When it comes to board games, there are mainly two types of people that get all the glory: the designers and the artists. It’s quite easy to remember them, as their names often appear on the game boxes. Today, I’d like to talk about people essential to crafting a successful board game, who never see their names in the spotlight.
It’s hard to be absolutely objective when it comes to assessing whether a game is simply good or bad. Some like resource conversion, others are most happy with tactical movement and dice-based combat. There is, however, one thing that is common for pretty much every gamer: you want to be able to play the game if any experiences and opinions are to be had.
Learning a new game is often a bit like learning a language. Game elements communicate their functions in a variety of ways: through shapes, symbols and colours. The ease with which we learn that the blue card with two yellow circles is an action with a cost of two coins depends almost solely on the person who built it for the final product.
So, if you haven’t guessed it yet, the titular Unsung Heroes are the graphic designers – the people who pore long hours into translating abstract game concepts into game elements. In essence, they are the people who create the language used by the game to communicate with the end user.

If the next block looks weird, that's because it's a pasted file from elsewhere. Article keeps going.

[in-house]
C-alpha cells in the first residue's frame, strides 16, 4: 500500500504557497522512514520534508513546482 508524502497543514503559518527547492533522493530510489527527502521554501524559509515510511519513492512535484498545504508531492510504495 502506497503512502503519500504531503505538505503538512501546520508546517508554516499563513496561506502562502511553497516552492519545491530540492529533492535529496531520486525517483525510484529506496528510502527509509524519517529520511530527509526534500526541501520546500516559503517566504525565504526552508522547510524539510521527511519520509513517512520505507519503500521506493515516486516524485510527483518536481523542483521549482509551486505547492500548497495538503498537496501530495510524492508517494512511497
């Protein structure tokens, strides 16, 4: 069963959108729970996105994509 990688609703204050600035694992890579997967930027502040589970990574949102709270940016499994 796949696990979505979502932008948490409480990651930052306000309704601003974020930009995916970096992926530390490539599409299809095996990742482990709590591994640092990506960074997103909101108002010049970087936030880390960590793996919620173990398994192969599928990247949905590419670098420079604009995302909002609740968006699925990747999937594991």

We often spend time looking at great game art. We discuss it, some of us recognize their favourite illustrators, and even tend to factor their work in when deciding upon making a game purchase. Yet, we never give a second look to the hard work of graphic designers, and if we do, it’s mostly when something went wrong with what they did. When it’s all smooth, we simply take it for granted.
Now, it’s time to give them a bit of love they so much deserve, and I will start from one that is our own. So, say hello to Agnieszka:
You may know her as a co-designer of Exodus: Proxima Centauri and Progress: Evolution of Technology, but she is also the person behind the final look of all our games. Whenever you take a quick glance at an Exodus action card, and simply know what it does, remember that it’s because of her.
Generally, whenever you look at any game element from any game, remember that the less time you spend figuring how it works, the better the job the graphic designer did. For without these unsung heroes of gaming, board gaming would have not become what it is in this digital age we live in.